The old idiom says that crime doesn’t pay. More often than not, this rings true, as even those who escape punishment for one crime inevitably get cocky and wind up imprisoned for something else. But for two young boys in Adelaide, crime paid out big in a way they could never have expected. The victim of their crime was Michael Patrick Johnson, a 69-year-old former dock worker who lives in a retirement village on the Eastern side of Adelaide.
Sadly, Michael has no contact with his family these days, with a feud over money from four years ago still not having been resolved. With plenty of time on his hands, Mr Johnson spends most of his days catching up with his old workmates and tending to his garden, with his evenings dedicated to Bingo. In June of 2016, Michael inherited a good amount of money from a friend. He wasn’t short of money, in fact, Mr Johnson had a considerable nest egg saved up already. As soon as he got this money though, Michael immediately began making plans on how to spend his unexpected windfall.
The retirement village Michael (and his late friend) lived on had recently been subjected to a spate of burglaries and vandalism, so he decided to invest some of his funds in a community protection scheme to help himself and his neighbours. Michael spent several hours printing out the details of CCTV companies, security firms and other things related to his cause. His idea was to present his findings to the village’s security manager and take it from there. Michael’s plans were well received, as was his offer to pay for the whole thing too. By the time he got back from the meeting, it was 10pm. But when Mr Johnson’s front door swung open without needing the key, he immediately knew what had happened. His house had been ransacked, and among the burglars’ haul was his laptop on which Michael had photos and messages from family years ago.
Michael was crestfallen. There were gigabytes of old family photos stored on that laptop, and these often provided a source of comfort to Michael throughout these troubled family times. Mr Johnson reported the theft to the police, and they were astonished after he told them his incredible story. Rumours of Mr Johnson’s eventful day made their way to the local press, and this enabled him to put out a statement offering a reward for the safe return of the laptop or its contents. Mr Johnson immediately received messages from a litany of chancers, beggars and well-wishers, but nobody came forward with information about his laptop. After a few months had passed, Michael had given up all hope of ever seeing his old photos ever again. Then, on one balmy August night, he received a knock at the door. As soon as he answered he had a feeling he was about to learn the fate of his stolen laptop.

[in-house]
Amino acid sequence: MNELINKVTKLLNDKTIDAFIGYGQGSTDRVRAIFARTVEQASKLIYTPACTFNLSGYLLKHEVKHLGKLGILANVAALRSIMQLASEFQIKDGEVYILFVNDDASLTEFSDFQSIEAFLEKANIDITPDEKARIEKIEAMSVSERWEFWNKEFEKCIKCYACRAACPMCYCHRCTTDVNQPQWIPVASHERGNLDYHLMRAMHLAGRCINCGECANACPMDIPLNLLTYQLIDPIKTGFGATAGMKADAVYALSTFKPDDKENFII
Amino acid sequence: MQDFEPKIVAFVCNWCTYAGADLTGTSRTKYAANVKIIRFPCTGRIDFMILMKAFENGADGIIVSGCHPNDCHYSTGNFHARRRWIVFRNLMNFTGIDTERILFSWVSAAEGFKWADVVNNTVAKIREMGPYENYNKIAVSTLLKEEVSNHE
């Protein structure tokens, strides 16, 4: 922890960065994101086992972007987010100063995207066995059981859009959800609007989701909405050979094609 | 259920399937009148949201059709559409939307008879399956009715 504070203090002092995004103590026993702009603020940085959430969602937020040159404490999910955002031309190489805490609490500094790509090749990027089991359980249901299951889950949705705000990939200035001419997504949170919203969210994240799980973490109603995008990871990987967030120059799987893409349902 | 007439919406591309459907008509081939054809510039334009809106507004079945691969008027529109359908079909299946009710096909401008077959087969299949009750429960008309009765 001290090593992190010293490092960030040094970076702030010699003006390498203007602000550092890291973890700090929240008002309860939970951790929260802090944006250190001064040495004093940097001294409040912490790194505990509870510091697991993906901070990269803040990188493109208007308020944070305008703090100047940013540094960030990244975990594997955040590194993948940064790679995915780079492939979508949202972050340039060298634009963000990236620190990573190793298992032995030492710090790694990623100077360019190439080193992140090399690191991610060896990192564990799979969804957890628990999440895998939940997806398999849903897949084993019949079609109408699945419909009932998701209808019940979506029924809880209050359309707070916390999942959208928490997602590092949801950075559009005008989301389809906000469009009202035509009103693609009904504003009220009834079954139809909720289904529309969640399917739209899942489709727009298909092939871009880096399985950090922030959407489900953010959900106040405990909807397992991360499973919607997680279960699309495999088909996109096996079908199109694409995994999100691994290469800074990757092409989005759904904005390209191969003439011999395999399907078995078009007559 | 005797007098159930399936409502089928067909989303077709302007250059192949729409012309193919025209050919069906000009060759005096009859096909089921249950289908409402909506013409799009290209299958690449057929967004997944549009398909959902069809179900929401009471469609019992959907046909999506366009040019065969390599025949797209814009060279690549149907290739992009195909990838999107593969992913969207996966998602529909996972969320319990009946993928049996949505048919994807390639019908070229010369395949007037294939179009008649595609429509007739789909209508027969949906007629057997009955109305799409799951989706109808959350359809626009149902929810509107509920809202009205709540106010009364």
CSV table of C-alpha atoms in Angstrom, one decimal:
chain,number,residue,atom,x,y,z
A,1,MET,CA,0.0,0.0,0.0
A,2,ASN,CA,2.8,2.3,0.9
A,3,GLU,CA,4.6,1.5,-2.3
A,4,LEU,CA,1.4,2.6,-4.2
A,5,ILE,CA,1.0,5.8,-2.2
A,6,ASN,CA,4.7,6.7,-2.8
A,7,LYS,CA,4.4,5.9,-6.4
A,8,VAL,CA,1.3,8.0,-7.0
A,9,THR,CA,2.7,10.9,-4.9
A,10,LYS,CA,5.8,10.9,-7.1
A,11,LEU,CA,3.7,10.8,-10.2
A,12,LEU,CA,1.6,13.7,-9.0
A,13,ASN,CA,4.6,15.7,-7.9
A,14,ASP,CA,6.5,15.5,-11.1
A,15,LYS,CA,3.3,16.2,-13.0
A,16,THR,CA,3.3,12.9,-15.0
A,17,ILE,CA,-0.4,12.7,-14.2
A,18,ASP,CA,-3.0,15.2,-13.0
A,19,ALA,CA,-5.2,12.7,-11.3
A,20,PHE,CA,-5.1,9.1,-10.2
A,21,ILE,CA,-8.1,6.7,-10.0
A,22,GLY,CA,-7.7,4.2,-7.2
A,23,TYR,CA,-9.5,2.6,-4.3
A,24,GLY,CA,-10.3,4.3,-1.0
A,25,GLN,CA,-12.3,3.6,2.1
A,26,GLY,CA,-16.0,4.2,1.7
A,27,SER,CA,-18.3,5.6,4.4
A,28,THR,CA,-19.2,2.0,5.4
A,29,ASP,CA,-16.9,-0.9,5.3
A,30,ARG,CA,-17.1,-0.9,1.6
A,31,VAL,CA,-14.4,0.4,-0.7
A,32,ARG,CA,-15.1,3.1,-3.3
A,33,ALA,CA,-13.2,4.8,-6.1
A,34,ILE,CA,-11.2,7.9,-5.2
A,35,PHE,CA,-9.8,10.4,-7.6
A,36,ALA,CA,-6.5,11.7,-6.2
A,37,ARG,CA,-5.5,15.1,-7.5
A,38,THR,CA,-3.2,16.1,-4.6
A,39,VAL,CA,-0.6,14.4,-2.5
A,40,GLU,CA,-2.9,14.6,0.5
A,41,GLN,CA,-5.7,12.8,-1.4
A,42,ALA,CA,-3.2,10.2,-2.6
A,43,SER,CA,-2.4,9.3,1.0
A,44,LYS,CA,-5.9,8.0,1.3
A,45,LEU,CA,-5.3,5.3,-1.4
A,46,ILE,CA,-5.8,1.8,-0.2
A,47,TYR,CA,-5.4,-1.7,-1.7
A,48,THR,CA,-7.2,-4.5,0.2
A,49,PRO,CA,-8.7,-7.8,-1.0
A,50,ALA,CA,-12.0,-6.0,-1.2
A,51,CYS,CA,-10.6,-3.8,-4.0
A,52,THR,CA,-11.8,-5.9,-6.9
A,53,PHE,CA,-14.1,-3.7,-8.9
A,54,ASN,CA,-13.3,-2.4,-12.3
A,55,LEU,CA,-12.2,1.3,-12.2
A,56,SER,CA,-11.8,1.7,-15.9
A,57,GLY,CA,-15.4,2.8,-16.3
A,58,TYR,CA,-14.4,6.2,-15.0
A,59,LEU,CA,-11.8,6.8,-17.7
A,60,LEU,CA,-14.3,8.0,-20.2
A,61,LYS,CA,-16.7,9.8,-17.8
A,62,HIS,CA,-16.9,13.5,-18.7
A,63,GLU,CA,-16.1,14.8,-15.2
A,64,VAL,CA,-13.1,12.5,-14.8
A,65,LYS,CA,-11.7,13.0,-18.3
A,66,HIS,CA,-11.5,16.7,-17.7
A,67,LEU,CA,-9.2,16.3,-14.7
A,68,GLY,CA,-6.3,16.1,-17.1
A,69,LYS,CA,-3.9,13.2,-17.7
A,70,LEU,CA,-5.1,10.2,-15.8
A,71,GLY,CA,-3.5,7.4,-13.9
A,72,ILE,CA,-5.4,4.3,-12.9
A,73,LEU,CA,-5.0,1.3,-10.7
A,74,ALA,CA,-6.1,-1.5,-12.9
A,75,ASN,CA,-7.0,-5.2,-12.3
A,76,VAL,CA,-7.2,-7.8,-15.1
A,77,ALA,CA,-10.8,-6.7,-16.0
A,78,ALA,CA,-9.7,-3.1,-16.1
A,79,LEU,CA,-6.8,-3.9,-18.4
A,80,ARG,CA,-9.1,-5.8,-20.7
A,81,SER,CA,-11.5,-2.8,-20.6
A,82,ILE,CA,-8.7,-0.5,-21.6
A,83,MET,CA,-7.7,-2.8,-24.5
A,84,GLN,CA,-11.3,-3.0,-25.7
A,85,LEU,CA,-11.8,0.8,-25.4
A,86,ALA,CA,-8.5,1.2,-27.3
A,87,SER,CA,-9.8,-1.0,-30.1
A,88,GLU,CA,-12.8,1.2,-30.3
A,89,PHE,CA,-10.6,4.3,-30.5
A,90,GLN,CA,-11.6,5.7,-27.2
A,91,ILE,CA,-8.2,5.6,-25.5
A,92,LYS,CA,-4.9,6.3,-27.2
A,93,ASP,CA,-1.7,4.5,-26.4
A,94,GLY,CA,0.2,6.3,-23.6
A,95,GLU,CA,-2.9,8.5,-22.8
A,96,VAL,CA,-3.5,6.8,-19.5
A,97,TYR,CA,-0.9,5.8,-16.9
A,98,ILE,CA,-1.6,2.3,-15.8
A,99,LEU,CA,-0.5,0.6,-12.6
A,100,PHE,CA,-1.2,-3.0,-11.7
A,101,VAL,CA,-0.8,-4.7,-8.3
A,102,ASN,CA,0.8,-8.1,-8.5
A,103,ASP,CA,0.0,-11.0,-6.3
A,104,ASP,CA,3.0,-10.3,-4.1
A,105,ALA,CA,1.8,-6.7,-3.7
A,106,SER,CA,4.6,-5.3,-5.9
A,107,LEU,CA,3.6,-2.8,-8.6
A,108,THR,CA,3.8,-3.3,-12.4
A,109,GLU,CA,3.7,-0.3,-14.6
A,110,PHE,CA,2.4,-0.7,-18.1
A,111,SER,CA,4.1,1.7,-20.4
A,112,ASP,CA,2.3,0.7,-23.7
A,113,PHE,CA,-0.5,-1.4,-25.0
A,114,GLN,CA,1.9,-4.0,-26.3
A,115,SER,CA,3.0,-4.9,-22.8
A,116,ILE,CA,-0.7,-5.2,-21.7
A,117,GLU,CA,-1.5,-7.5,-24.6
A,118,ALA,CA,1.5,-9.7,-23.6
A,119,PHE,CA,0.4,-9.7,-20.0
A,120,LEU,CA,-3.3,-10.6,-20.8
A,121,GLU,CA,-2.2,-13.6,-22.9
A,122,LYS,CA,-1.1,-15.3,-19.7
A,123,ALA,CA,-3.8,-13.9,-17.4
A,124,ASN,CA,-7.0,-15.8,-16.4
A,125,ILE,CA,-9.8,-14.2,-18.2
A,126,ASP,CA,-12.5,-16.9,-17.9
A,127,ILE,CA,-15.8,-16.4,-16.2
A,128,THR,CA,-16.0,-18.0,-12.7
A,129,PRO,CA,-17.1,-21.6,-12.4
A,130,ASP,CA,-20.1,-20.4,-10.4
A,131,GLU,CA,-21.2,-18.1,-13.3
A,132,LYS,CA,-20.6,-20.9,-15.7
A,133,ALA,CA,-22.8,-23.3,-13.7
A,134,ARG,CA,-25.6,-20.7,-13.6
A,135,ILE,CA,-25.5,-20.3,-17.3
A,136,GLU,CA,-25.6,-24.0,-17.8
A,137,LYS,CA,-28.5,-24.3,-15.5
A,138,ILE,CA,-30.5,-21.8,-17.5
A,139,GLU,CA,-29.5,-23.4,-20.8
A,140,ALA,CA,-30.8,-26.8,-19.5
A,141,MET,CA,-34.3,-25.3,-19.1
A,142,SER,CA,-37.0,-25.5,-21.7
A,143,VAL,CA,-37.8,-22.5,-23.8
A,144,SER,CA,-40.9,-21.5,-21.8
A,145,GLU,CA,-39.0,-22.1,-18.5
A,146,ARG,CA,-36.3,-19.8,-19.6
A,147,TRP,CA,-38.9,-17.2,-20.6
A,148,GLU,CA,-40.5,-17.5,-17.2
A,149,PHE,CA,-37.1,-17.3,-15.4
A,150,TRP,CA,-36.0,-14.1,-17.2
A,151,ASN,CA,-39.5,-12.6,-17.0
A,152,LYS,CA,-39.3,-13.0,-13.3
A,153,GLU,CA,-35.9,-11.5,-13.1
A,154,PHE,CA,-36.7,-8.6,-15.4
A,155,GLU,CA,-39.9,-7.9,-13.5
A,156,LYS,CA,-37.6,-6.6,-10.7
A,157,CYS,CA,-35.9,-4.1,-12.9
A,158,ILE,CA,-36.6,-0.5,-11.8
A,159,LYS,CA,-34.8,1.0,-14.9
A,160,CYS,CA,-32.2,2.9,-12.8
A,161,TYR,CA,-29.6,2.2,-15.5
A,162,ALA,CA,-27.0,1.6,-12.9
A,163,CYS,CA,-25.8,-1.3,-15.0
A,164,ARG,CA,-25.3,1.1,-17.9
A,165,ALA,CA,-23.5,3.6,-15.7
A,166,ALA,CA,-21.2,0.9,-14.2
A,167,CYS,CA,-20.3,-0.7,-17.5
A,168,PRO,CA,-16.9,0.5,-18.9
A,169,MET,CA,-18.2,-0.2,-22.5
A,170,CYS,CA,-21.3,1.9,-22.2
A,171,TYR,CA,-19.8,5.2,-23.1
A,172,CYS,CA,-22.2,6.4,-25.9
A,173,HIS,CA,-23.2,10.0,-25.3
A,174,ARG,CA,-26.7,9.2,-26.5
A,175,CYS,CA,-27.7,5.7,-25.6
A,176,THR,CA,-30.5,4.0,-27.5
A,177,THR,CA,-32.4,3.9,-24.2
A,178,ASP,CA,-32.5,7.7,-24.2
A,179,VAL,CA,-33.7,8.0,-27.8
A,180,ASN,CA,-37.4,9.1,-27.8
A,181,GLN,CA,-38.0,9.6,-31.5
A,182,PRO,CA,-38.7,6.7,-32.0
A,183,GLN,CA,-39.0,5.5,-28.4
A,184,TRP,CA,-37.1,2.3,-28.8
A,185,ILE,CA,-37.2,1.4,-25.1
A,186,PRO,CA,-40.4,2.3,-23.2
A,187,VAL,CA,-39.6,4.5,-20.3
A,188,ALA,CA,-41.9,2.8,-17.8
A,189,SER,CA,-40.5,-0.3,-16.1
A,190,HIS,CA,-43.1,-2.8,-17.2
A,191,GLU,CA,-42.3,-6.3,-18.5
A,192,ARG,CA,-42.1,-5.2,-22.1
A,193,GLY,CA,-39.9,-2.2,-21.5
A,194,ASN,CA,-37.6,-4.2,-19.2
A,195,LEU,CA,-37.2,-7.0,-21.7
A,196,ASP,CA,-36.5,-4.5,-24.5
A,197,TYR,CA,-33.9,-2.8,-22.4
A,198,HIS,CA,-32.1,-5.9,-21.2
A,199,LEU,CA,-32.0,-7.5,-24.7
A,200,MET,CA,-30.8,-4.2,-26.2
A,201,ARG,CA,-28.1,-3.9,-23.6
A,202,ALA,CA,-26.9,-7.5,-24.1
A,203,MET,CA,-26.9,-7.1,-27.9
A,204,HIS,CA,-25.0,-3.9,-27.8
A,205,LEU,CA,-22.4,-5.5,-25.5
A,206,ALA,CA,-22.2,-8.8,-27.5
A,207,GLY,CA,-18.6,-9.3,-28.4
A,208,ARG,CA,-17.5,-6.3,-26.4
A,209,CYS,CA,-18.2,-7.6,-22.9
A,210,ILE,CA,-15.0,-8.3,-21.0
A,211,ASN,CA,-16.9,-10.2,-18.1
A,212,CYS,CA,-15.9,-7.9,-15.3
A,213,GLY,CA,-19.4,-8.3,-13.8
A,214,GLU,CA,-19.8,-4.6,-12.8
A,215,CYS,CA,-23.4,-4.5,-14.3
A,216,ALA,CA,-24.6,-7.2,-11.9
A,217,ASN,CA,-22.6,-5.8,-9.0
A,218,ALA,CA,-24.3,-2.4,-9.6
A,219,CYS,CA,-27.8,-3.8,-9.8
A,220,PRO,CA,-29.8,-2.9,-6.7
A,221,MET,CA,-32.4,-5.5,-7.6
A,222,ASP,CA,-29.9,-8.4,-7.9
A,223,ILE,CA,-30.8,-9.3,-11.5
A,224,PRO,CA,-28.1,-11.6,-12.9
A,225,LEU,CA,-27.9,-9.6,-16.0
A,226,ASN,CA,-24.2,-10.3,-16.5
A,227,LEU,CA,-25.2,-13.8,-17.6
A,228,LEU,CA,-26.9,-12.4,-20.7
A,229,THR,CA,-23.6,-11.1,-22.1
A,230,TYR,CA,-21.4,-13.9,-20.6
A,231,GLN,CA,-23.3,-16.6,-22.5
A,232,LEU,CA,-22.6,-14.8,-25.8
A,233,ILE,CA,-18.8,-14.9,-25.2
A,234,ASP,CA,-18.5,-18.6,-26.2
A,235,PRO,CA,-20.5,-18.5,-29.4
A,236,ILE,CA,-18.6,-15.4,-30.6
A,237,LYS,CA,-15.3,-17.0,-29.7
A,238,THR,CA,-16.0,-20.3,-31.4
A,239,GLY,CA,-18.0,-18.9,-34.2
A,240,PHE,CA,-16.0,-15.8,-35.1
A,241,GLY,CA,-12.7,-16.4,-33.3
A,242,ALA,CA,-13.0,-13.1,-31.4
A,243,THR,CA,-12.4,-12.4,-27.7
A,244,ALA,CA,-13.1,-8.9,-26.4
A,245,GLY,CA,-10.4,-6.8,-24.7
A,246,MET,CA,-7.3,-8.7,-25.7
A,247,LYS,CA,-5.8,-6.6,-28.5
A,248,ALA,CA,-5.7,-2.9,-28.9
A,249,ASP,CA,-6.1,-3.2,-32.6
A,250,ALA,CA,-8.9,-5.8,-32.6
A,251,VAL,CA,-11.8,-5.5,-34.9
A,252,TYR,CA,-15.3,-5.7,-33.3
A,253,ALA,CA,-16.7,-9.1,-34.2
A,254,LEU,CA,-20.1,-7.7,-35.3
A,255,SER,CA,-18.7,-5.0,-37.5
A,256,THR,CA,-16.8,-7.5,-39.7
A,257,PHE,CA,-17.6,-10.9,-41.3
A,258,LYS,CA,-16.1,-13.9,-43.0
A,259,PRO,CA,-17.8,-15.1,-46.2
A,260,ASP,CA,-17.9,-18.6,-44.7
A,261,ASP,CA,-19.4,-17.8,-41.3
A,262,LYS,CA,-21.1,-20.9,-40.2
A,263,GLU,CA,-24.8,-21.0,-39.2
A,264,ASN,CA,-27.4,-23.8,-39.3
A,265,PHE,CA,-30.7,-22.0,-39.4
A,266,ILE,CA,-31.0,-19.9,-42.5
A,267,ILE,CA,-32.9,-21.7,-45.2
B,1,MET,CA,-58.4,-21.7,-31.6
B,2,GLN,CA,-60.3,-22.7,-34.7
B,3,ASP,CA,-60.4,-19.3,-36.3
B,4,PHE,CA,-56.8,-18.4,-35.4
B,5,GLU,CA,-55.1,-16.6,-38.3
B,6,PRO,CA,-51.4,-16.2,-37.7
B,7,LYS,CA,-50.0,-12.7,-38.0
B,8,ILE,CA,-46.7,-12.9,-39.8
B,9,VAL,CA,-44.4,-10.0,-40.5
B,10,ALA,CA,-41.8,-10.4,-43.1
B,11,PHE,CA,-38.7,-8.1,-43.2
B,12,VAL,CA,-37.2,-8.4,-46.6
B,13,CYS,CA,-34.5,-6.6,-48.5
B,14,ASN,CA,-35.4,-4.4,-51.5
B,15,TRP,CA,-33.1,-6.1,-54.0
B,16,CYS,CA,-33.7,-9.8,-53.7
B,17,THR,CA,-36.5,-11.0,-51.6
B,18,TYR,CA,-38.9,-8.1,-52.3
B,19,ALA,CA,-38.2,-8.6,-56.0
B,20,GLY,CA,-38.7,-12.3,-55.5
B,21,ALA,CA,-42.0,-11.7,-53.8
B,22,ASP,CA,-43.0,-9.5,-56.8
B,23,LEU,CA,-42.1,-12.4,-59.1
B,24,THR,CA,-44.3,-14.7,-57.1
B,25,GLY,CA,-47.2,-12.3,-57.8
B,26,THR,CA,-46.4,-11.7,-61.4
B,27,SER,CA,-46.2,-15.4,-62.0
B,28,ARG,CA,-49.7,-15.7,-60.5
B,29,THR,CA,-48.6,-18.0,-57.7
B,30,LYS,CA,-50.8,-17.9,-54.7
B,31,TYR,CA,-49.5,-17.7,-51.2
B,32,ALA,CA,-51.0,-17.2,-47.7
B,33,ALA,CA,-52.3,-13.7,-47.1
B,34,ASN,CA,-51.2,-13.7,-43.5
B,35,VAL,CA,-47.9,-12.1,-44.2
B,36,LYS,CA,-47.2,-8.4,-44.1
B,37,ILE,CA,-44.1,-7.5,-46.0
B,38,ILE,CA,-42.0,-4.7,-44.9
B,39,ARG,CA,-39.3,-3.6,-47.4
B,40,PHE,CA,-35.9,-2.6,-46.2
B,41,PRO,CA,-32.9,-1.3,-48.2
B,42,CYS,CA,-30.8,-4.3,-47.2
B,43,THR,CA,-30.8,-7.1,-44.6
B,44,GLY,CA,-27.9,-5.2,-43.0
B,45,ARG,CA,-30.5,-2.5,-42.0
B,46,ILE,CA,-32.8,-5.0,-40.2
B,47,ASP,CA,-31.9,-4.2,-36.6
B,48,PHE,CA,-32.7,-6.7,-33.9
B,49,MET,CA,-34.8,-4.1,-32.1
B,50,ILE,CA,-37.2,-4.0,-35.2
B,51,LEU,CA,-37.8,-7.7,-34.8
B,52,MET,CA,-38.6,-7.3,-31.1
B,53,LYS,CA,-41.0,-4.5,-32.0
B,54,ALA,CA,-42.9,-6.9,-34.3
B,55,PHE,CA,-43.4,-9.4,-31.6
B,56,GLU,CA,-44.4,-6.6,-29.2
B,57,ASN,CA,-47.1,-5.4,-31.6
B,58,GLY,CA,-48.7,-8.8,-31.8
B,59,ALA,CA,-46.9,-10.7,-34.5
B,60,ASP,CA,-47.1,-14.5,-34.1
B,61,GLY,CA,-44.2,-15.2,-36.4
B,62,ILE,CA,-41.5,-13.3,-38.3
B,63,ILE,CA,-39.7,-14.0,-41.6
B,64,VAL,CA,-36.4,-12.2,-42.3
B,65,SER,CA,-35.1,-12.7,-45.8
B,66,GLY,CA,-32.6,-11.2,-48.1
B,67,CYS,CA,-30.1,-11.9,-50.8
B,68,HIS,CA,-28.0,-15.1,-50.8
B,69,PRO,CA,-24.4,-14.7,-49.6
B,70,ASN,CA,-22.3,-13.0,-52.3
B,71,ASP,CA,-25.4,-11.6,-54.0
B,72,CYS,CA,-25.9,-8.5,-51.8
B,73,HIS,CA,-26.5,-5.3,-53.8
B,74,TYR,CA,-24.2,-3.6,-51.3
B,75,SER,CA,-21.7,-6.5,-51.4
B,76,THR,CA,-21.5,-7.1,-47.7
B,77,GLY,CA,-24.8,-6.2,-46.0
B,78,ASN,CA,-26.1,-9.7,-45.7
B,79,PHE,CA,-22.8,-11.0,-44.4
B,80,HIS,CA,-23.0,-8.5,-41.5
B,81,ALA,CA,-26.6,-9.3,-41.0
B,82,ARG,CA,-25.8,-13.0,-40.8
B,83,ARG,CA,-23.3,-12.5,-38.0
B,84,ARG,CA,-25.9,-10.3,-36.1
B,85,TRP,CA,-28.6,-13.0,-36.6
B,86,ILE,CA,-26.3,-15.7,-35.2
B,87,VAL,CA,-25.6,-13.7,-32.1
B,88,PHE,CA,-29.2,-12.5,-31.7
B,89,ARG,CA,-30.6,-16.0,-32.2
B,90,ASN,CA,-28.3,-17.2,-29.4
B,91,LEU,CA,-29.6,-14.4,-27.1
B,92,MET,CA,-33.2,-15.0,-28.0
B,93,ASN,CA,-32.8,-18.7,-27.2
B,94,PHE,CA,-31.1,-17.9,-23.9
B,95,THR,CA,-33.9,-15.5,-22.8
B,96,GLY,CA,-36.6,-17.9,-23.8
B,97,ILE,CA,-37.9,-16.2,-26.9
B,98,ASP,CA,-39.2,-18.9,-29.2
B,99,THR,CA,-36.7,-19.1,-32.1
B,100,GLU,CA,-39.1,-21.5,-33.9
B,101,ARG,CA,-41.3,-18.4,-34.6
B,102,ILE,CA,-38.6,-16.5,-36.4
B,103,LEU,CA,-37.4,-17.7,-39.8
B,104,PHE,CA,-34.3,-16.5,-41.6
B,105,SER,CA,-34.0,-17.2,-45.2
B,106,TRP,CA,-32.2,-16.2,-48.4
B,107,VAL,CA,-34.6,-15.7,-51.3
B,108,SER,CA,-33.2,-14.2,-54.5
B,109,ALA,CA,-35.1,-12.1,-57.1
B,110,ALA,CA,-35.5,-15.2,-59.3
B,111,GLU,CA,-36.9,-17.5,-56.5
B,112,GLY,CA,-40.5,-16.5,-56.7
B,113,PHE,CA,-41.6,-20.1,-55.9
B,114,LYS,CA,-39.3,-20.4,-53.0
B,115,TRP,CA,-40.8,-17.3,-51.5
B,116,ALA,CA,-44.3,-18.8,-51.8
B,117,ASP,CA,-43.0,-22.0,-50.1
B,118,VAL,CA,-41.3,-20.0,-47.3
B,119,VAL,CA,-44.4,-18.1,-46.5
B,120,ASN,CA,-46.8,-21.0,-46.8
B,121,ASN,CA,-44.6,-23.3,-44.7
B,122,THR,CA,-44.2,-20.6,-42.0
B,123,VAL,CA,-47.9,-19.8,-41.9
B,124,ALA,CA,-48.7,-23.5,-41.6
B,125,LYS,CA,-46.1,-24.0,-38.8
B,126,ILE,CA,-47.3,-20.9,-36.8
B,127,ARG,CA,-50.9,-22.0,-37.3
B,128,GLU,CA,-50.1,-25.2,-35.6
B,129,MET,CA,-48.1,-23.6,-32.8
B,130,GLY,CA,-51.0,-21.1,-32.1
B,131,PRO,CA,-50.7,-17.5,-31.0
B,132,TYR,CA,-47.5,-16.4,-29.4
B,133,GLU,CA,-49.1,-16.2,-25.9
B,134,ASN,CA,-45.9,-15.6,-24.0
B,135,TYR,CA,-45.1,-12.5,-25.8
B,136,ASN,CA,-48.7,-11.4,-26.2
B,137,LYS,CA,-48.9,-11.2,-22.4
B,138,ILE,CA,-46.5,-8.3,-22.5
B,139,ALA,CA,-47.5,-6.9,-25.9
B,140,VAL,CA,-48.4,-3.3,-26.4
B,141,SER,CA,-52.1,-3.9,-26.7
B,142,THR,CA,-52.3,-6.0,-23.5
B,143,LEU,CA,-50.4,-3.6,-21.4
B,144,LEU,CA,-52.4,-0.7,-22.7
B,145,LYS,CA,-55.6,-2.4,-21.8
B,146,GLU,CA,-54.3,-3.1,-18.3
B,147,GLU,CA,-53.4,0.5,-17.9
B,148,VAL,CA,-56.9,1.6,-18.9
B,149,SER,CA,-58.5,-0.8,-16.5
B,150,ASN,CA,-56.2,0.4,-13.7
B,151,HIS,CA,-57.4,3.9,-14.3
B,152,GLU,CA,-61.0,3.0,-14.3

On Mr Johnson’s porch stood two young boys, no older than thirteen, one of whom was carrying a rucksack. Without saying a word, one of them opened his bag, took out Mr Johnson’s laptop and handed it to him. As soon as he did so, the boy revealed some devastating news. Not long after the theft, Mr Johnson’s laptop had been passed on to be resold by a third party. Before this could take place, the laptop had to be wiped. Every single file and photo Mr Johnson had collected over the years was irretrievably lost. The boys stood there with their heads sunk low. They knew what they’d done, and admitted they’d tried their hardest to retrieve the laptop and recover the files once they knew the full story. But their efforts were in vain.
Mr Johnson was obviously upset, but he saw how equally distressed the two boys were and invited them in to talk about their deeds. They admitted that they had been responsible for the criminal sprees around the area of late, but that Mr Johnson’s story had made them think about the consequences of their actions. They also both came from broken homes, with their stories of familial discord resonating deeply with Michael. Over the course of two hours the three struck up an unlikely rapport, and when the time came for them to leave, Mr Johnson offered them a deal. The two boys were to help Mr Johnson with his community protection scheme.
Since they were a pair of former burglars themselves, who better to help protect the village than them? They were tasked with assisting Mr Johnson in a range of tasks, including the installation of fencing, the organisation of neighbourhood watch patrols and the testing of security systems. In return, Mr Johnson would not reveal their names to the police or anyone. And on top of that, once the project had been successfully completed, Michael would reserve a chunk of his inheritance to pay for a scholarship for both boys at the University of Adelaide – if they managed to keep out of trouble, that is. So far, so good. As of October this year, Mr Johnson reports that the crime rate in his retirement village has dropped massively thanks to the expertise of the two young reprobates. And while Michael Patrick never did manage to retrieve those old photos from his laptop, he did end up salvaging something much more valuable; his relationship with his family.